Intro to Mobile Privacy & Measurement
Two other issues that must be addressed when using the mobile device to communicate with stakeholders are privacy and measurement. The concept of mobile as permission-based communication has been introduced previously, but the debate around consumer privacy is still very much on the radar. In Canada, the Canadian Wireless and Telecommunications Association (CWTA), governs all business to consumer mobile messaging programs. They have mandated that any messaging program have consumer opt-out functionality built in. The buying and selling of lists of mobile phone numbers collected as part of a business-to-consumer campaign is also prohibited. There are no mobile-specific standards around data use and collection via the mobile web or mobile applications, though most campaigns appear to follow standard online privacy and data collection guidelines (note: if anyone has more info on mobile marketing privacy guidelines, I’d love to know more).
In the United States, the Federal Trade Commission has released a report offering guidelines for behavioural advertising. Though many privacy advocates call the guidelines ‘meaningless’, it is still a step in the right direction and MobileMarketer.com, in their analysis of the report said, “In the FTC’s report the consumer watchdog said that companies should provide reasonable data security measures so that behavioral data does not fall into the wrong hands, and should retain data only as long as necessary for legitimate business or law enforcement needs. ‘The key theme underlying this guidance is the need to balance the potential benefits of the various practices covered by the principles against the privacy concerns the practices raise,’ the FTC document says.” Mobile privacy will continue to be a contentious issue but there are enough safe-guards in place to protect both the consumer and communicator, provided existing regulations and common sense are applied.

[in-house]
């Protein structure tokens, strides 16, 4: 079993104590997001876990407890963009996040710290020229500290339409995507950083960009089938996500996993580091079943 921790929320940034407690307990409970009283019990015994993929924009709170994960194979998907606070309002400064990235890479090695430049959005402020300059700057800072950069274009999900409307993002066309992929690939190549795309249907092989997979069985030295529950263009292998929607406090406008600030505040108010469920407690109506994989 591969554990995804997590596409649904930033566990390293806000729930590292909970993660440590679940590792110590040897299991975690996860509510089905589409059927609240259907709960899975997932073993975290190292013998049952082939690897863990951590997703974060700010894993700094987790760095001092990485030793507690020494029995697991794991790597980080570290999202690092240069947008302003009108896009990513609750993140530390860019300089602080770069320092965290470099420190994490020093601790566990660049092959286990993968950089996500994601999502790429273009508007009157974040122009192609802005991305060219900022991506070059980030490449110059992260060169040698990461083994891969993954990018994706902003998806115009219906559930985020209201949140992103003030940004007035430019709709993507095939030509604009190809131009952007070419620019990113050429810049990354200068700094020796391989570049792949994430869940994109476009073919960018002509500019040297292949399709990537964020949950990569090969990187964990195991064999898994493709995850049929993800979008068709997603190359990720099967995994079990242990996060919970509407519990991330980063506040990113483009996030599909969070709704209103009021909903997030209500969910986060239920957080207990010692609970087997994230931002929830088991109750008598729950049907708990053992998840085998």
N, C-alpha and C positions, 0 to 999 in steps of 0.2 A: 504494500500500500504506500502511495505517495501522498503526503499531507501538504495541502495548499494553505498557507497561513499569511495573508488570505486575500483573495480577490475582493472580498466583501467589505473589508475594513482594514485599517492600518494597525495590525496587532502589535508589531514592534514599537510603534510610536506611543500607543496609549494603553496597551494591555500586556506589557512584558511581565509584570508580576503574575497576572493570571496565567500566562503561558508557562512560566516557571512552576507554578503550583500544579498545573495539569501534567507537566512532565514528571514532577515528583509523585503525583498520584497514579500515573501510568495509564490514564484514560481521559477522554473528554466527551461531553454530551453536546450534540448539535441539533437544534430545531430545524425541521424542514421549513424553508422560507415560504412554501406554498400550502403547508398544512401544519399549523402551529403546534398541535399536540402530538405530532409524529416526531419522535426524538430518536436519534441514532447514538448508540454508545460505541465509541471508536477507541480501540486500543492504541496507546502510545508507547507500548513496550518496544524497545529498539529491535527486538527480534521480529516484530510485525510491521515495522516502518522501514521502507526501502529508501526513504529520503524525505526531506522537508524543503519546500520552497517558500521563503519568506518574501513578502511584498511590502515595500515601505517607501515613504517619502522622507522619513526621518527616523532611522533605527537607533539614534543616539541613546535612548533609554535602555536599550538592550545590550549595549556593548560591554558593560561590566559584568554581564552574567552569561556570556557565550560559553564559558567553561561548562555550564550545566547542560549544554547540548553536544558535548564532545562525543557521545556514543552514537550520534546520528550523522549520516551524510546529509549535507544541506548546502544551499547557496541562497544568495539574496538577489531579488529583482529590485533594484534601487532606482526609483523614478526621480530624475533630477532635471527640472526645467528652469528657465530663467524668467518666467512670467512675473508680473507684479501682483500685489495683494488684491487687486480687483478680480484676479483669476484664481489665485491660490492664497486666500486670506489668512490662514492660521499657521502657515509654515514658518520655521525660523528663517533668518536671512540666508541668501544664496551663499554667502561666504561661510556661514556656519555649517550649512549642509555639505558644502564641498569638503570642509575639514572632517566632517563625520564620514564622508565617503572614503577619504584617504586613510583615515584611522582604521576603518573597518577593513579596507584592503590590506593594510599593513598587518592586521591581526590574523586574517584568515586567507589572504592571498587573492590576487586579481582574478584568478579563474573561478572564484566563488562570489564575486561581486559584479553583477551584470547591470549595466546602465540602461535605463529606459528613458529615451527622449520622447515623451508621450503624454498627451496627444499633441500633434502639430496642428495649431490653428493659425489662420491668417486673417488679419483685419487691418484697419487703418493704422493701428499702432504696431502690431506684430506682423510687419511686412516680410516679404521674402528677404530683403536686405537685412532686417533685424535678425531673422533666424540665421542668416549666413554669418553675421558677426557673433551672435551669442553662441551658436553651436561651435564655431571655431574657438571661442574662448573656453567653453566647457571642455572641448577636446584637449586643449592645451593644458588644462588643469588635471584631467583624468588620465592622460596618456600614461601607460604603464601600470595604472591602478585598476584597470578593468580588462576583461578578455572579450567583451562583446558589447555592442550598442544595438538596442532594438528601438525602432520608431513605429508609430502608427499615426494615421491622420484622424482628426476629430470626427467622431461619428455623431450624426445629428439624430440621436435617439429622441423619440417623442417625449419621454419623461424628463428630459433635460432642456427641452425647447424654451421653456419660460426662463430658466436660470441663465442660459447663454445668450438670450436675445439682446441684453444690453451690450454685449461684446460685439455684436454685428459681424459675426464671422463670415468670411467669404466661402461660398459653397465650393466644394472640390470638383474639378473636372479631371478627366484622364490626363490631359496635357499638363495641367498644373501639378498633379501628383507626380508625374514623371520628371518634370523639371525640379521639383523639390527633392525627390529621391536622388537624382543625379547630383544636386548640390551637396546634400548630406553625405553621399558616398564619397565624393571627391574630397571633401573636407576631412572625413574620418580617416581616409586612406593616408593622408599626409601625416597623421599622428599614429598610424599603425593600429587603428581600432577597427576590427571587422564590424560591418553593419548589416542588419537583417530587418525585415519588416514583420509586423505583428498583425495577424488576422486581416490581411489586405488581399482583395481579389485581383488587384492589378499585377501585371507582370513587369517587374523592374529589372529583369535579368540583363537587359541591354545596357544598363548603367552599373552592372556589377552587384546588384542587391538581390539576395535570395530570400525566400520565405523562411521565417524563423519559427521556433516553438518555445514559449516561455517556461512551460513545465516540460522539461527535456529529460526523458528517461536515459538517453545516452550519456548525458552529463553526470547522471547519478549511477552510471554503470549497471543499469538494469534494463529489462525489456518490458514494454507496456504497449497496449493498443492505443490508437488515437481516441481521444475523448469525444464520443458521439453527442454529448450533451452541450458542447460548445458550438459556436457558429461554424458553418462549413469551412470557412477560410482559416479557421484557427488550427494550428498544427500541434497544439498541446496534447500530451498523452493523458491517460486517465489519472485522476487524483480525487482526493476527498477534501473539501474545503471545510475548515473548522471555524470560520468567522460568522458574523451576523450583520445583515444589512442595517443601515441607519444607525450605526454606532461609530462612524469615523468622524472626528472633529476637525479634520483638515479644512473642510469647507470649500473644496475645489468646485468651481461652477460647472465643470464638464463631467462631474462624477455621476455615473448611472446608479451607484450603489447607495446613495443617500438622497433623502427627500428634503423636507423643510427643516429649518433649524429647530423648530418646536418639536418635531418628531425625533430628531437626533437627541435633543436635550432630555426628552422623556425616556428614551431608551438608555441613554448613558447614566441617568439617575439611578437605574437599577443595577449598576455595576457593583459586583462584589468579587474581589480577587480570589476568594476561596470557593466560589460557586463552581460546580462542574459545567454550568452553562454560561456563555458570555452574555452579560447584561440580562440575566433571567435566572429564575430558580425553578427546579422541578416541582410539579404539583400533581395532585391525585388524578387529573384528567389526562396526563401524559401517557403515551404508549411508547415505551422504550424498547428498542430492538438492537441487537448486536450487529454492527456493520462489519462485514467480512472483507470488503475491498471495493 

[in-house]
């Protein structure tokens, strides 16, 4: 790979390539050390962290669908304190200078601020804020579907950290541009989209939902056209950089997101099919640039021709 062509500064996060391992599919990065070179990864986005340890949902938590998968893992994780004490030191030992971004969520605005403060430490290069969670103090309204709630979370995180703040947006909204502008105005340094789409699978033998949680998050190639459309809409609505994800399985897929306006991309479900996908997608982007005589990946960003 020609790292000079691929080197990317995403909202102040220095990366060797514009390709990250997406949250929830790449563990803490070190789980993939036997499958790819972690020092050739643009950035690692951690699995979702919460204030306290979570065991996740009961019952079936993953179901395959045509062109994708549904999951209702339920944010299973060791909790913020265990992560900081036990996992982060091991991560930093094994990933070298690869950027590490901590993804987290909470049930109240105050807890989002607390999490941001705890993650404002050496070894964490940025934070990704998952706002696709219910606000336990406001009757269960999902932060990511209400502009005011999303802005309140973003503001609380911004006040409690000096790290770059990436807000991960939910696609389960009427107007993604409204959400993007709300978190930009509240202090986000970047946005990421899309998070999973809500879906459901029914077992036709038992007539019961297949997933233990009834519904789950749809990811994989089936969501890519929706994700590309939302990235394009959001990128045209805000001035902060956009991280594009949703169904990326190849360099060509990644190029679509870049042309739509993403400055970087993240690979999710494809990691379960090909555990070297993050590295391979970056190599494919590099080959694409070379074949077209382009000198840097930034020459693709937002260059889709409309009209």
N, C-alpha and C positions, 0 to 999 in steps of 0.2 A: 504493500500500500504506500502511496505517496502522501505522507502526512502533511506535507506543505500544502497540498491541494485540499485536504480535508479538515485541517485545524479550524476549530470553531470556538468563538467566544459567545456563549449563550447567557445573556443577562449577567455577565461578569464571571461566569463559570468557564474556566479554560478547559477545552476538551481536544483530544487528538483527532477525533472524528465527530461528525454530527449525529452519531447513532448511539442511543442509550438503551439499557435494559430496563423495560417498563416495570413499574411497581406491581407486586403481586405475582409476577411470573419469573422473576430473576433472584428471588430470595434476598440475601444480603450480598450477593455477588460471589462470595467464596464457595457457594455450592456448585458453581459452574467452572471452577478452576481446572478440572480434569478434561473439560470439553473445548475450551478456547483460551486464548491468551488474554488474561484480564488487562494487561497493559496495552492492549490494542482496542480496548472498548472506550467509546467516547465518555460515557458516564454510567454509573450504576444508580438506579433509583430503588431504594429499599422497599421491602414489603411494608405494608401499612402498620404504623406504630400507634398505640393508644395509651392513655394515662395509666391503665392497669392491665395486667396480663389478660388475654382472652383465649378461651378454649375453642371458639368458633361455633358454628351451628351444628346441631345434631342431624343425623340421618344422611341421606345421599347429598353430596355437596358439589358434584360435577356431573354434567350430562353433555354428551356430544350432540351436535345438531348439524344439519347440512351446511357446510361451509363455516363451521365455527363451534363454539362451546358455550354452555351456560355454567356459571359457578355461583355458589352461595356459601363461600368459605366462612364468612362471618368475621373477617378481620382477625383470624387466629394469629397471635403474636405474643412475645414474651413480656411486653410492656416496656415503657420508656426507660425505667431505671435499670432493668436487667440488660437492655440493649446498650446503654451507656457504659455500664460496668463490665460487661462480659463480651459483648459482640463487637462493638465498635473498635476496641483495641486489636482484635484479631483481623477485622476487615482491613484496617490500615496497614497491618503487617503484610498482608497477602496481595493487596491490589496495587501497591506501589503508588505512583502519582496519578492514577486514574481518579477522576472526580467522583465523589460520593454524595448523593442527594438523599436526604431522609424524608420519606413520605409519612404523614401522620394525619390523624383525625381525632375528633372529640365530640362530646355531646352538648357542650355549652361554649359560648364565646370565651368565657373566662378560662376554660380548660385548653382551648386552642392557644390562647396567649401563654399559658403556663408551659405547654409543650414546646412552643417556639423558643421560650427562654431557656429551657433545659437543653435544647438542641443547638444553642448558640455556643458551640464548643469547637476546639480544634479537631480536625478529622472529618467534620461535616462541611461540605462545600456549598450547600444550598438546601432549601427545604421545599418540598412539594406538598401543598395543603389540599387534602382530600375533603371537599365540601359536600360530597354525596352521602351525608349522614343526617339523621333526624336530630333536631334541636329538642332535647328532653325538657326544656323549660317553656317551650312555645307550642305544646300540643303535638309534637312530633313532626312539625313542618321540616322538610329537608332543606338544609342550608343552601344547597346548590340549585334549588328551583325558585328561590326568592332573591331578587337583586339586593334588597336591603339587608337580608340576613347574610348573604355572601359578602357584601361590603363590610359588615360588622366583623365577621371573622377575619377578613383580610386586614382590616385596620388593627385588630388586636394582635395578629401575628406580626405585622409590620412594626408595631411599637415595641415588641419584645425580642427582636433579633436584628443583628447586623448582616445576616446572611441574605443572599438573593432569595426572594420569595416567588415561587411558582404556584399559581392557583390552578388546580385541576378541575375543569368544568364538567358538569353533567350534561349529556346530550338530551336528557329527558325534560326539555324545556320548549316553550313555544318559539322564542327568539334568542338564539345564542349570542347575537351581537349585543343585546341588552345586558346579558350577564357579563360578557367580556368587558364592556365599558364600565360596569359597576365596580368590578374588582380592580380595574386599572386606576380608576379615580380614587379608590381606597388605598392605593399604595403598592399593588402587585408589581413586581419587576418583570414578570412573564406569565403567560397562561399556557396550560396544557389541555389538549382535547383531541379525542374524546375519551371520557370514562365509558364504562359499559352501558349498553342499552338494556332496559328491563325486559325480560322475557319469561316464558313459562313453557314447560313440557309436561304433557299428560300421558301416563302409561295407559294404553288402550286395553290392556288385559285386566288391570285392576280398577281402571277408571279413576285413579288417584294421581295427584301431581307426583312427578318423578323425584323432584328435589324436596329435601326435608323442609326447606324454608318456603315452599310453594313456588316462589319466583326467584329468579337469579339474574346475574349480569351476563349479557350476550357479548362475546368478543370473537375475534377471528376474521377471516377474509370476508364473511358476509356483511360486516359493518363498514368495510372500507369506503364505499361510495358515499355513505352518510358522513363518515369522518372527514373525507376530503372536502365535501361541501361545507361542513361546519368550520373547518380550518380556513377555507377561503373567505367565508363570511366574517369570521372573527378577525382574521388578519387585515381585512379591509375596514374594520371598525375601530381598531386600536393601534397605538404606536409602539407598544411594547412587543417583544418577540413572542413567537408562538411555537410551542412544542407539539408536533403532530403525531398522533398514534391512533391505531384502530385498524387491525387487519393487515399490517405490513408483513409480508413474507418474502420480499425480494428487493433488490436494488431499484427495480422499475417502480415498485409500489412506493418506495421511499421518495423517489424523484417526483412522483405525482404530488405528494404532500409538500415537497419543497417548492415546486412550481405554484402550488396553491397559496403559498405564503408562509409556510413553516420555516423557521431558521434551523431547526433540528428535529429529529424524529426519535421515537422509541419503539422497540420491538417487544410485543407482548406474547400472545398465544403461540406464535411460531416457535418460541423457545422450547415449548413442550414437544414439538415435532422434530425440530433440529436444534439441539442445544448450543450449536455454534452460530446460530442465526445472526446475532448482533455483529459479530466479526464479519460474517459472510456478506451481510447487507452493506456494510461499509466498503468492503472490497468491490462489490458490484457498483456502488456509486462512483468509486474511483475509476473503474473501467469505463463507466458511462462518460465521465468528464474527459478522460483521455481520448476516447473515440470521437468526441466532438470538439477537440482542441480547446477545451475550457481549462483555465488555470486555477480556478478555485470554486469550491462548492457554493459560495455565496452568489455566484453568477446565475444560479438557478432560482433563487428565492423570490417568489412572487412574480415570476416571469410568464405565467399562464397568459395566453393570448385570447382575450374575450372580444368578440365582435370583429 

Though mobile is one of the most highly measureable communication channels available to the professional communicator, unified standards around measurement are still in a nascent stage. Text messaging programs that use keywords and shortcodes offer the most consistent measurement platform. Shortcodes are 5 or 6 digit numeric codes that work just like phone numbers but are more accurately thought of as the URL of mobile messaging (Ex. Text WIN to 12345 where WIN is the keyword and 1235 is the shortcode.). Among the measurement points are total number of users, total number of interactions, location and time of interaction and content of the interaction.The mobile web and applications offer many of the same measurement points as online communications such as page views and visits, time on site, handset type and location though not at the same level of granularity.
Market research firm Nielsen has been working to advance mobile measurement by introducing a mobile segmentation targeting solution that organizes targeting data into easily interpreted and manipulated groups, or “segments,” to help advertisers better target their key demographics. Solutions such as Nielsen’s allow communicators to serve up content relevant to a particular user based on information contained within the handset, such as geo-location, or from information provided by the user. Hill & Knowlton’s David Jones says, “Because mobiles are registered to real people, there are some good tracking options. Specifically, the typical mobile measures such as interactions, area code, time, and so on, but also looking at more traditional web-tracking options. It would be great to get access to more detailed user demo info, but can that be done without being too invasive?” As with any communications program, setting the right objectives is essential. By understanding the strengths and limitations of the mobile experience and by properly addressing user privacy concerns, objectives can be set that map onto the available measurement metrics.
Up Next: An introduction to mobile tactics for public relations
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